In my old age, I'm finally getting around to reading some of the classics I've meant to read for years. I just finished Maus (as I mentioned in the "Reading" thread), and I got to thinking about which graphic novels (or trade paperbacks) should be considered the "greats"--the ones everyone should read, regardless of genre or style?
Both volumes of Art Spiegelman's Maus belong on such a list, no question asked.
V For Vendetta is another one I only recently read, and it's tough to remember life before I read it.
I got around to reading Watchmen about two or three years ago, and it totally turned my perception of what a superhero story could be totally upside down.
The Dark Knight Returns and Year One are both definites, though I personally think TDKR is a tad overrated.
Origin is another graphic novel that turns the very idea of a superhero story completely inside out and (unlike Watchmen) is a canon story about a hero we grew up with (and, likely, outgrew). Wolvie in orange spandex with spunky sidekicks fighting big guys with guns will always hold a special place in my heart, but this story is so much more than I expected.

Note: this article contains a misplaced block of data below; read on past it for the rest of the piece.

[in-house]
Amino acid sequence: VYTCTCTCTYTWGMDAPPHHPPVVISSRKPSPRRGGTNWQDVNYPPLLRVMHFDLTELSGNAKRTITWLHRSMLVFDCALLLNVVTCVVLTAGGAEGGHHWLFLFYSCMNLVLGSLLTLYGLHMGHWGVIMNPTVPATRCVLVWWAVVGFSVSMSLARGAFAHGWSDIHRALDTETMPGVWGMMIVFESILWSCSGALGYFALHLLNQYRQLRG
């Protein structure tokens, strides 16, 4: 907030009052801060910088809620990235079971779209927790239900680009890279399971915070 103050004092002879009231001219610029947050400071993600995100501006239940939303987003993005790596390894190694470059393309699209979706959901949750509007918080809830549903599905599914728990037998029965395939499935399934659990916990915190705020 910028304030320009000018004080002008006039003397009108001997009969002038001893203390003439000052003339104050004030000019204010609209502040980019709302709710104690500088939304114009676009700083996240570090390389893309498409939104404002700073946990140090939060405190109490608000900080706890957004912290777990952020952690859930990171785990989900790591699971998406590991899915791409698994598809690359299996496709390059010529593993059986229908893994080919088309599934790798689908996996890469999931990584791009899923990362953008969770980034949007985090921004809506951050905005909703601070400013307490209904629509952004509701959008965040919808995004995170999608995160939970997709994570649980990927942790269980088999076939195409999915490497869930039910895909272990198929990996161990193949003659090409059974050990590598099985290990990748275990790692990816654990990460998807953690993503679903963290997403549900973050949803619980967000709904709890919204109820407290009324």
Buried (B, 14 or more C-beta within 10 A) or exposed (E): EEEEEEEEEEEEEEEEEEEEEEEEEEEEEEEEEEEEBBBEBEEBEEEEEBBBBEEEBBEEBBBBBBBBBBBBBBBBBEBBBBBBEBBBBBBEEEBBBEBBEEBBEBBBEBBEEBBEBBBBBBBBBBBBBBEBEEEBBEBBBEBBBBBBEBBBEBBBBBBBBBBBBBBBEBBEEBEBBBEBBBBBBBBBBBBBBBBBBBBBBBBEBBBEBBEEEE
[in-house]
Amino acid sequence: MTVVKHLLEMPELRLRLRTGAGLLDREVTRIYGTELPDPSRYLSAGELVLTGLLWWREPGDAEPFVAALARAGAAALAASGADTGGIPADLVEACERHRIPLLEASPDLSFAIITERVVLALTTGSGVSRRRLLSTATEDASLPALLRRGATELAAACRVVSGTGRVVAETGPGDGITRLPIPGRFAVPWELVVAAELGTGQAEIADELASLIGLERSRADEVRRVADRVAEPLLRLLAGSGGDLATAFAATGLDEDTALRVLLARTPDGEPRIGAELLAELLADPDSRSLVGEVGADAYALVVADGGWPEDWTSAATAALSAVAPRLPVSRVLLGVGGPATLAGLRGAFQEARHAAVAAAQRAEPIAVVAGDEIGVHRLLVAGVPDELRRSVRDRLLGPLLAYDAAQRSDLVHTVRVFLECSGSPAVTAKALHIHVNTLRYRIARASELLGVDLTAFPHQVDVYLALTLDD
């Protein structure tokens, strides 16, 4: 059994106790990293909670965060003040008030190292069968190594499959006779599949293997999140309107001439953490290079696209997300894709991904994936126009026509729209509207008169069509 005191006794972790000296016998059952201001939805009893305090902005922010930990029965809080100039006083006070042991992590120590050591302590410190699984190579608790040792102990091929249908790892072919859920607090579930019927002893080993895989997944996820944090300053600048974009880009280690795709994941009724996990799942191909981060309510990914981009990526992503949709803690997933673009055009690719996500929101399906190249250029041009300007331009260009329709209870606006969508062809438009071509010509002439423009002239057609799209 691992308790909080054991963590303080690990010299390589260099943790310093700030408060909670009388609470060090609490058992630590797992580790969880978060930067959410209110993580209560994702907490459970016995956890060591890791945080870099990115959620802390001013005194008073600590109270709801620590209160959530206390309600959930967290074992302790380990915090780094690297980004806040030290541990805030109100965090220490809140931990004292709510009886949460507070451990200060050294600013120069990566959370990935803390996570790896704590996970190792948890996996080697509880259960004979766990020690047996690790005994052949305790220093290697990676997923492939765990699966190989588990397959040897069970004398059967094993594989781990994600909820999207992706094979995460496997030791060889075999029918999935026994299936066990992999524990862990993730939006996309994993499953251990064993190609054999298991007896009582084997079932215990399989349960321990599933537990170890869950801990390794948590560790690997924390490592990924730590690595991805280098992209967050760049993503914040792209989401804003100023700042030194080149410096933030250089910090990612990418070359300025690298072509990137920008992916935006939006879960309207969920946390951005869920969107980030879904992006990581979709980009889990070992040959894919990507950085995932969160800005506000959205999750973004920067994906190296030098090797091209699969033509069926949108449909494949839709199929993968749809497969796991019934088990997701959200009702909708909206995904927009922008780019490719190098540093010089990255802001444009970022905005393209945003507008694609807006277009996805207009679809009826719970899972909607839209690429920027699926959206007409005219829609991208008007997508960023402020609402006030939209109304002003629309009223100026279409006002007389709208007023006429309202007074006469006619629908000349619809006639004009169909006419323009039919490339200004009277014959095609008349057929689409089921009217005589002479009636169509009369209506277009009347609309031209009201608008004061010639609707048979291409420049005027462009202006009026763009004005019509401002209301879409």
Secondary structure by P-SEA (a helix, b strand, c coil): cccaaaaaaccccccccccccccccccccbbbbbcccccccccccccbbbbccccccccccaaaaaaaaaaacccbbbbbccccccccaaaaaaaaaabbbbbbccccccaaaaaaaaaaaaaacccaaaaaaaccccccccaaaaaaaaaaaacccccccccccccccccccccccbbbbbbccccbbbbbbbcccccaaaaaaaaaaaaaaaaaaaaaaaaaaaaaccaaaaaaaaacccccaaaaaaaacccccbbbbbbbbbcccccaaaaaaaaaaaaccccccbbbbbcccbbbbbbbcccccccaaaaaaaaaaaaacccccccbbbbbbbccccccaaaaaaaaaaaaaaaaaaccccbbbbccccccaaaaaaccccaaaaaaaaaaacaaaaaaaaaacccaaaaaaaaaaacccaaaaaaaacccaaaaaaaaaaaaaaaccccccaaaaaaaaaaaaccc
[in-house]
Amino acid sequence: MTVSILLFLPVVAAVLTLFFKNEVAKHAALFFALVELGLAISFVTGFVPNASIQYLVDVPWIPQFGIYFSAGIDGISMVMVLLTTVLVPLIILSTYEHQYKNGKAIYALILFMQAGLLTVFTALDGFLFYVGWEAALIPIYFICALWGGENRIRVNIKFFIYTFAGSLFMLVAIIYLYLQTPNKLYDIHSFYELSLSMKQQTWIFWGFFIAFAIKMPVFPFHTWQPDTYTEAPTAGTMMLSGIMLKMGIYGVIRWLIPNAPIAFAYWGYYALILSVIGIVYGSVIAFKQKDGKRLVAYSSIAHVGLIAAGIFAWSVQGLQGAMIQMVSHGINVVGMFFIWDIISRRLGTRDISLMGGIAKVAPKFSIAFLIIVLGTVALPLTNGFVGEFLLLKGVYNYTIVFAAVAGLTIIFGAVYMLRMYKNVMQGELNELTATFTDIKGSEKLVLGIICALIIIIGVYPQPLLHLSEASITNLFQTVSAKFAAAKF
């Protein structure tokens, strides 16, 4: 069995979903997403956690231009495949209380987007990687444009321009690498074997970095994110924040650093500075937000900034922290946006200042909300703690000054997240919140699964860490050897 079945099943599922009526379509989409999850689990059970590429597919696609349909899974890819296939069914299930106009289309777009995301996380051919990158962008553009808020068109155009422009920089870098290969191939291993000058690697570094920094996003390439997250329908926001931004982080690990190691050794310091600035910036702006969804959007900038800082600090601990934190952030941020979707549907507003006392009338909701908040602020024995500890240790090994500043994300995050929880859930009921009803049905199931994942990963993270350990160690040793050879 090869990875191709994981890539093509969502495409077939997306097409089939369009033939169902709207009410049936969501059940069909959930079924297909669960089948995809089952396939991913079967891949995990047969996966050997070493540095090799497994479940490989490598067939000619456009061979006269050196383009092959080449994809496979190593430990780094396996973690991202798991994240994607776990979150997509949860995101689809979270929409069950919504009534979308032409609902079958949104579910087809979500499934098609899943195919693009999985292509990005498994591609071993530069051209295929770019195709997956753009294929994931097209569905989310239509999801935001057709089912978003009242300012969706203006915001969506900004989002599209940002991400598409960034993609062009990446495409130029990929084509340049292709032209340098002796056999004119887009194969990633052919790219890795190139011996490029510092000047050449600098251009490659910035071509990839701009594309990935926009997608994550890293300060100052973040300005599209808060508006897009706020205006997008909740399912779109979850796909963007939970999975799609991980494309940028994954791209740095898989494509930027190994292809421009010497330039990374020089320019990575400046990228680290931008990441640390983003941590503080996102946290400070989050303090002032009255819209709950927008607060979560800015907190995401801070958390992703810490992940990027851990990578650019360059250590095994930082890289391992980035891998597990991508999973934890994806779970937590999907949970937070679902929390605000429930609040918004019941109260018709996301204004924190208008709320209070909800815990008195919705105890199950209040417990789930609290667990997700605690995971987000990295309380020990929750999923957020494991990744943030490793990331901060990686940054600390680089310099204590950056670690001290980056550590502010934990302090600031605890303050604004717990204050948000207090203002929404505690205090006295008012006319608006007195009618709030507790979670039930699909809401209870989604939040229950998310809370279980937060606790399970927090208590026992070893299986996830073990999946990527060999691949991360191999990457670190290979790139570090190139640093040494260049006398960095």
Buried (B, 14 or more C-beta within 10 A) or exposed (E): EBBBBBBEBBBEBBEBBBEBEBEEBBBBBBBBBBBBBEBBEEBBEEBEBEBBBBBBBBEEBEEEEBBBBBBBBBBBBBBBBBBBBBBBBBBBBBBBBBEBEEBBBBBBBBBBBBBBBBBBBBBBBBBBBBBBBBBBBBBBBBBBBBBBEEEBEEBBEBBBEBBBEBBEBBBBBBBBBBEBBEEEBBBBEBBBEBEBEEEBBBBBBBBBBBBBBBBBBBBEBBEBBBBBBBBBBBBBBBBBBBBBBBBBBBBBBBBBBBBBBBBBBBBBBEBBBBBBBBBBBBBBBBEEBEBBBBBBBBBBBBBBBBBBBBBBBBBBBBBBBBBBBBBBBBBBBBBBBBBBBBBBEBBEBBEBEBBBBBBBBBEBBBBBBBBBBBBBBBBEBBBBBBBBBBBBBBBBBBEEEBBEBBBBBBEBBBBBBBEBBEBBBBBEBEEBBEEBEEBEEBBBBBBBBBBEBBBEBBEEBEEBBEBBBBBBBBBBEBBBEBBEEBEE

Call me nuts, but once you get beyond the obvious marketing ploy of it, The Death of Superman is some damned fine storytelling. Imagine if we hadn't known, even as the story was released, that it would be temporary. Imagine that the last we ever saw of the Man of Steel was Lois wailing over his corpse. That final panel has never gotten the credit it deserves.
Part of why I started this is because (gasp!) I still feel like there are a lot of books I need to read that I haven't. So, duh, add on.